Making sure the dial remains clean, Bremont has used a bi-compax layout. Within the subdials, there are no bright colors used, just a simple guilloche pattern to separate it from the rest of the dial.

The hands and numerals really shine brightly when you don't have a giant black camera reflected in them.

The date is placed where the 6:00 marker would be. It too is quite subtle, with a white-on-black date ring that fades into the dial nicely.

Given the character of the watch, we're lucky to get any lume at all. Although sparing, it's sufficient to be useful, and it does look great. As I mentioned earlier, the white paint also increases legibility against the black dial in the day too.

The case is almost as interesting as the dial in the ALT1-C/PB.

It's fully polished, rare among hardened steel cases. Frankly, I never understood why companies don't do this more often because scratches are more likely to be seen on a polished surface anyway.

Like most Bremonts, it's 43mm. This is a pretty good, versatile modern size, and it does make a really nice snug fit with the 7750 in the back. Still, this would make a good 39mm or 40mm watch, given its toned down appearance.

The case is a bit on the thick side, but that's largely due to the combination of a very nice domed crystal and the 7750 inside.

The crown doesn't screw down, which is a bit counterintuitive given Bremont's tough as nails nature, but it sure does make the watch a lot more convenient to wind and set.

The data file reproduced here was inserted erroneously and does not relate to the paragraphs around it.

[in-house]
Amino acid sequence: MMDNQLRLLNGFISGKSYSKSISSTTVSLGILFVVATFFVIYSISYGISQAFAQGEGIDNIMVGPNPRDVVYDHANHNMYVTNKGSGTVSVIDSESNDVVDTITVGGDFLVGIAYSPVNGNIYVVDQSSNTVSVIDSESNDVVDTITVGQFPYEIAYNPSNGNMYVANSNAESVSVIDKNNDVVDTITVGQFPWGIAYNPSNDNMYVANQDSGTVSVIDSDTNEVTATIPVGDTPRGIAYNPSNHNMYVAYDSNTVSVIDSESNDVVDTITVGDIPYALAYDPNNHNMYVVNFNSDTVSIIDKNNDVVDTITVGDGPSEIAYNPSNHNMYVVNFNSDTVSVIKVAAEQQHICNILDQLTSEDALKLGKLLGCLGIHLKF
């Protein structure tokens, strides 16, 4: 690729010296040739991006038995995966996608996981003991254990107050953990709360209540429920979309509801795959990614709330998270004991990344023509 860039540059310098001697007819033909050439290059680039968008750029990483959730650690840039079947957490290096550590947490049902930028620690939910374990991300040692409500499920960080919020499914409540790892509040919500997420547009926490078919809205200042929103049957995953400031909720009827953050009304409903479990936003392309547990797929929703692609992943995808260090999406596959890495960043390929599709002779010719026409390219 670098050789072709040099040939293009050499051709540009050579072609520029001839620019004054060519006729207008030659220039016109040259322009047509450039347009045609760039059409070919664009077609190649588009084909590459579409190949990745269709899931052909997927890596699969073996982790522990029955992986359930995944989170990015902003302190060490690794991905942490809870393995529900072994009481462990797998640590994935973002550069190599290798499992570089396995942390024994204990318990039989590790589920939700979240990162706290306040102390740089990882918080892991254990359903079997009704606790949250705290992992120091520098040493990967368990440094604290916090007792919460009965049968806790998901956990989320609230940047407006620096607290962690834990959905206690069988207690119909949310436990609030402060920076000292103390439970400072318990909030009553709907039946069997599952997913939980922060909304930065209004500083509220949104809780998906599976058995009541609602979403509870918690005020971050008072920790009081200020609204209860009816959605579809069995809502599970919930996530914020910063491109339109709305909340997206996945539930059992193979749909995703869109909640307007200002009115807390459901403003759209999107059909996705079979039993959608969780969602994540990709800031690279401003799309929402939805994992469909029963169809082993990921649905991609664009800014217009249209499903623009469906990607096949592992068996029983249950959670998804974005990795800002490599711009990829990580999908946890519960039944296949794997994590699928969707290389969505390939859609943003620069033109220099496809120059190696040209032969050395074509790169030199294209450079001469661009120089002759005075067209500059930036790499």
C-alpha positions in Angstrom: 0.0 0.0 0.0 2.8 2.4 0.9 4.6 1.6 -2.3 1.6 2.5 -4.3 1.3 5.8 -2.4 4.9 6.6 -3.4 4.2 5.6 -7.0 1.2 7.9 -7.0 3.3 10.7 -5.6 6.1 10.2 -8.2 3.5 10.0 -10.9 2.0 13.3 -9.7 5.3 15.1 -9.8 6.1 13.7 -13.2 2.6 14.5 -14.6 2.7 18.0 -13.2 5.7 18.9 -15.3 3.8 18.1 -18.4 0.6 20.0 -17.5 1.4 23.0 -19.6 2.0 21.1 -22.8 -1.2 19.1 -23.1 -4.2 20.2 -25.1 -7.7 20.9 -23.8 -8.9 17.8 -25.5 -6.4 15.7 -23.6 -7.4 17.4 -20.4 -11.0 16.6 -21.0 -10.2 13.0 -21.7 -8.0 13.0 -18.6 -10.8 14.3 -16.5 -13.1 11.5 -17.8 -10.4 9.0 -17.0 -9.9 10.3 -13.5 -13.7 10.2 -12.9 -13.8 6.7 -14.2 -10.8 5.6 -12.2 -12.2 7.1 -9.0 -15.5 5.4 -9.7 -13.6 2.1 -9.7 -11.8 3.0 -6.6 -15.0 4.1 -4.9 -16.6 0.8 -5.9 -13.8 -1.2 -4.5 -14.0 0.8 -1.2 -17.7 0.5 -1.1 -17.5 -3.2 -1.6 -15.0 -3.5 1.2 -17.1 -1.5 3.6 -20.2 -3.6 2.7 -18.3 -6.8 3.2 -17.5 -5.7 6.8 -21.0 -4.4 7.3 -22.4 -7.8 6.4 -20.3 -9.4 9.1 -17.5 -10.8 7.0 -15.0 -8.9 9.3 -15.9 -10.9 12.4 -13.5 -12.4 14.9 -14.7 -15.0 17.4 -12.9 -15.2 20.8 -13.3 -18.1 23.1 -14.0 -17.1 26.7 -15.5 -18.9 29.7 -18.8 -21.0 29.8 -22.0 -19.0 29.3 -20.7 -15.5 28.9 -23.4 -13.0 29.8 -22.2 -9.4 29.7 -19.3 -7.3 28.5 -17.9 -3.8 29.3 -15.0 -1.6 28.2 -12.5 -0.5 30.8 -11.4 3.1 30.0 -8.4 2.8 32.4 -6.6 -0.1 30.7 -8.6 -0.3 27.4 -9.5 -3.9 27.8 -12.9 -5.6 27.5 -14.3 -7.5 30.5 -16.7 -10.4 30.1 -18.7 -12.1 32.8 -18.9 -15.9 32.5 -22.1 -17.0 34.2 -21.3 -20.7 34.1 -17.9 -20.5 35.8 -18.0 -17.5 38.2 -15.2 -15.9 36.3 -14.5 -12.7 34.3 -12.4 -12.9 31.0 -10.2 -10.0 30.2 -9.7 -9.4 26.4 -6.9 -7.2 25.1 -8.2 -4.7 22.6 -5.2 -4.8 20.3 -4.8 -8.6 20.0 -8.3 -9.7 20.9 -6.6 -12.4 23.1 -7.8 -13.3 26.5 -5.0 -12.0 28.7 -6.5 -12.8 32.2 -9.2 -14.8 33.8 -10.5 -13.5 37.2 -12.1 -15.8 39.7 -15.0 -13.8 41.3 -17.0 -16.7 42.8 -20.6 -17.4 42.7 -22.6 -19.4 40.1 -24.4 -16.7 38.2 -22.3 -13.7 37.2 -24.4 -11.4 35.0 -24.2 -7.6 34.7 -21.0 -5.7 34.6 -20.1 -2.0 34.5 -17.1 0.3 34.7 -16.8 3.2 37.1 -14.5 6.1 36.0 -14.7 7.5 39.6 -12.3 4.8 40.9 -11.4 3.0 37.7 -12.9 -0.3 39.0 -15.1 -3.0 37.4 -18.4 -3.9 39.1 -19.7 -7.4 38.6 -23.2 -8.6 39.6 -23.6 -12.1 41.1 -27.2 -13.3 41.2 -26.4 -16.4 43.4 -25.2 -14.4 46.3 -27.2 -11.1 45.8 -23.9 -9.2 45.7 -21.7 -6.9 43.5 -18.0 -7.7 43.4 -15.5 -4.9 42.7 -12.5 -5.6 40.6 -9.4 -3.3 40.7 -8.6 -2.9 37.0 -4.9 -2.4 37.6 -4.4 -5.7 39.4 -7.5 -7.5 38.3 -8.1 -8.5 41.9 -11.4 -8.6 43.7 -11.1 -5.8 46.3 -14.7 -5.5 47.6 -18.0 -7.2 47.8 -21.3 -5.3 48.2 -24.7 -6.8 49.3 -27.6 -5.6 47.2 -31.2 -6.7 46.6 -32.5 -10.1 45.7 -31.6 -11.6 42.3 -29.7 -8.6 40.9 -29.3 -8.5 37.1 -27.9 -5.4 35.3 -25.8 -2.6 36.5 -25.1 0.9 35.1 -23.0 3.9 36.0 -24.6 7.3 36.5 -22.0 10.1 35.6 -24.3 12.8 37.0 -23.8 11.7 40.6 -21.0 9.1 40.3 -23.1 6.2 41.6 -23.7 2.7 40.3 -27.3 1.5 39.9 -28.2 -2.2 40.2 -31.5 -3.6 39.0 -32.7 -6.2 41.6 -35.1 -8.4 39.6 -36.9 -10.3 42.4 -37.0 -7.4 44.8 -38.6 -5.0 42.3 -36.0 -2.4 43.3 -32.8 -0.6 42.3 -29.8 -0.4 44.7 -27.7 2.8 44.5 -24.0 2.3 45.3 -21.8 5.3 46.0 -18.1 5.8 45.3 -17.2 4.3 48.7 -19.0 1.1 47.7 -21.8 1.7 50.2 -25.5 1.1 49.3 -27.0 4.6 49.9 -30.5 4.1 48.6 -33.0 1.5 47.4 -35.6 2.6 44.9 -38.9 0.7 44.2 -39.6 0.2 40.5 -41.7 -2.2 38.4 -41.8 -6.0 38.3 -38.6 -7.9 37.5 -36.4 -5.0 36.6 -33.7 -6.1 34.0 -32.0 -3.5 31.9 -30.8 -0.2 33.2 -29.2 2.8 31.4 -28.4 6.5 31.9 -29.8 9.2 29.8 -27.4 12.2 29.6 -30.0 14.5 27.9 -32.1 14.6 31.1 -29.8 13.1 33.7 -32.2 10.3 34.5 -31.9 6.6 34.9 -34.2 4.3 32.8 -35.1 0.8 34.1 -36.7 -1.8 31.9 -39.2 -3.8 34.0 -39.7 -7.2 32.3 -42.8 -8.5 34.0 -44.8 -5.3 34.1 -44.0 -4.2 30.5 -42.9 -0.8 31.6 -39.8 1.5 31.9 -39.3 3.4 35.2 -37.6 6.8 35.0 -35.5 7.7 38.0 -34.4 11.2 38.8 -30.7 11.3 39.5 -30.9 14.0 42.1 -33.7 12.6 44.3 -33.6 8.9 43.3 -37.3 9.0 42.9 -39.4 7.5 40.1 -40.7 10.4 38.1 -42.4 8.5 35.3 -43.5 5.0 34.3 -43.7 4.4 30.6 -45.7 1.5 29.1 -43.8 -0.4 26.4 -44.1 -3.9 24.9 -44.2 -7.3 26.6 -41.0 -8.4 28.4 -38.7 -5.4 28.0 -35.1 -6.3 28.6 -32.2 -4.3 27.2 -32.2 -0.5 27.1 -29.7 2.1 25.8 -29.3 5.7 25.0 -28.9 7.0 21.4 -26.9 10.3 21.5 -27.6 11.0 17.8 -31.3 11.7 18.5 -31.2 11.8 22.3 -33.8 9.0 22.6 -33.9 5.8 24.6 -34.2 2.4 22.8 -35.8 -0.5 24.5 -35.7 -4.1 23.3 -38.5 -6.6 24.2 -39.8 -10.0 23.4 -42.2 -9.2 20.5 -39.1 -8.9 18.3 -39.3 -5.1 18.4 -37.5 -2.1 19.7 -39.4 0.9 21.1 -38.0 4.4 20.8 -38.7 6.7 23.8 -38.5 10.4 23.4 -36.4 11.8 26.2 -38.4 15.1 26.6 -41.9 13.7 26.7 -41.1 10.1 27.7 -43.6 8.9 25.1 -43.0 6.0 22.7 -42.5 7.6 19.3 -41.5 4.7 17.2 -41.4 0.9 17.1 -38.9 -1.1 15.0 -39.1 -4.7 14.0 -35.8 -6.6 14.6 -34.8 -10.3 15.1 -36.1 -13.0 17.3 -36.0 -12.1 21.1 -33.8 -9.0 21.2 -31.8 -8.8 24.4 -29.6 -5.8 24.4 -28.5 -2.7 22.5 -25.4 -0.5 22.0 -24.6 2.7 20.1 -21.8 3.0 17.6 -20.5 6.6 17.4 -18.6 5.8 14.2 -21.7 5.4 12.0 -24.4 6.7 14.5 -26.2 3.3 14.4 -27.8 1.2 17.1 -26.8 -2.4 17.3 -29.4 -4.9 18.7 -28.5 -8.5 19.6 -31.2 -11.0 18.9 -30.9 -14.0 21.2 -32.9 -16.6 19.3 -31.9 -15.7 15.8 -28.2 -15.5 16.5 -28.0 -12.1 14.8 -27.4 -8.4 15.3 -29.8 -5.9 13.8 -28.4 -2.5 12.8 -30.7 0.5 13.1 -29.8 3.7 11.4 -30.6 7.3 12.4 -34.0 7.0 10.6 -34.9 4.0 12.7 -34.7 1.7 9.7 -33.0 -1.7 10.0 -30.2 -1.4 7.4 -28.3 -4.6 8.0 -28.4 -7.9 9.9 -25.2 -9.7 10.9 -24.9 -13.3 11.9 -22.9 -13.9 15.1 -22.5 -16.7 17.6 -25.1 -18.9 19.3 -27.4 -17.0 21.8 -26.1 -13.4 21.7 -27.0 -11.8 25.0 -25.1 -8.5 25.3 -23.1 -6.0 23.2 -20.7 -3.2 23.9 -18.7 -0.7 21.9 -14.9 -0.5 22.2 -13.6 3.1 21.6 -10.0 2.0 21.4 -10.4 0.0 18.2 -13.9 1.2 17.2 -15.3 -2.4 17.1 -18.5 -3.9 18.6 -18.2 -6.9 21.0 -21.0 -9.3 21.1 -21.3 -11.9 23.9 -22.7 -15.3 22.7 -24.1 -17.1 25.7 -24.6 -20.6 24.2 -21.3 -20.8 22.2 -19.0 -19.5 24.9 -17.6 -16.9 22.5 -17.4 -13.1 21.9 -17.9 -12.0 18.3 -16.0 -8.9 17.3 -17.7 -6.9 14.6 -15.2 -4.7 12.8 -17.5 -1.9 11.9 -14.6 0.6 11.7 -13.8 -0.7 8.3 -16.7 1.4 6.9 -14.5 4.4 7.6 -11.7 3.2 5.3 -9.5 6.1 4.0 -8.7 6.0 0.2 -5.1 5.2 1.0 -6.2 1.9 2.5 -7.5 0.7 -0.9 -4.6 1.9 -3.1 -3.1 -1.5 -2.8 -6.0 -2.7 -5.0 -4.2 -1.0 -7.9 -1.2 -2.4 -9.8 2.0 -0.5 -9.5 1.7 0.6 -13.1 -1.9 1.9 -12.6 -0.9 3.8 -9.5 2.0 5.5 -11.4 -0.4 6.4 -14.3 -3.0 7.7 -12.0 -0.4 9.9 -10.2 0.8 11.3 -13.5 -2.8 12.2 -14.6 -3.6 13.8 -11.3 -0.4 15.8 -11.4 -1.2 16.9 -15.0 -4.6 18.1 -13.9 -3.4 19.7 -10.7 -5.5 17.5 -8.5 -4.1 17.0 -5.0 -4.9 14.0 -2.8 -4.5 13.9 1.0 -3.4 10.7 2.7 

It still looks great, thanks to the fact that it's signed nicely by a high-contrast Bremont propeller logo.

The barrel of the ALT1-C/PB is simple and black, a fitting and understated choice for a watch that errs on the side of simplicity and elegance.

It really is a lovely concept: combine the innate toughness of Bremont's hardened steel with the dressy looks of non-hardened competitors. You almost never see this from other brands as you're usually forced to choose between satin finished or bead blasted hardened cases if you want super tough steel, but Bremont has threaded the needle with their growing variety of polished options.

The movement is somewhat awkwardly named the Calibre 13 ''' BE-50AE automatic. Beneath the fancy name resides one of the most revered movements in the business, the Valjoux 7750. It may not be in-house, but its reputation as one of the most reliable and tough chronographs in the business is well-deserved.

It's really the best of the 7750s though, as not only is this a chronometer grade movement, ensuring accuracy rivaling some of their best competitors, but it's very well finished.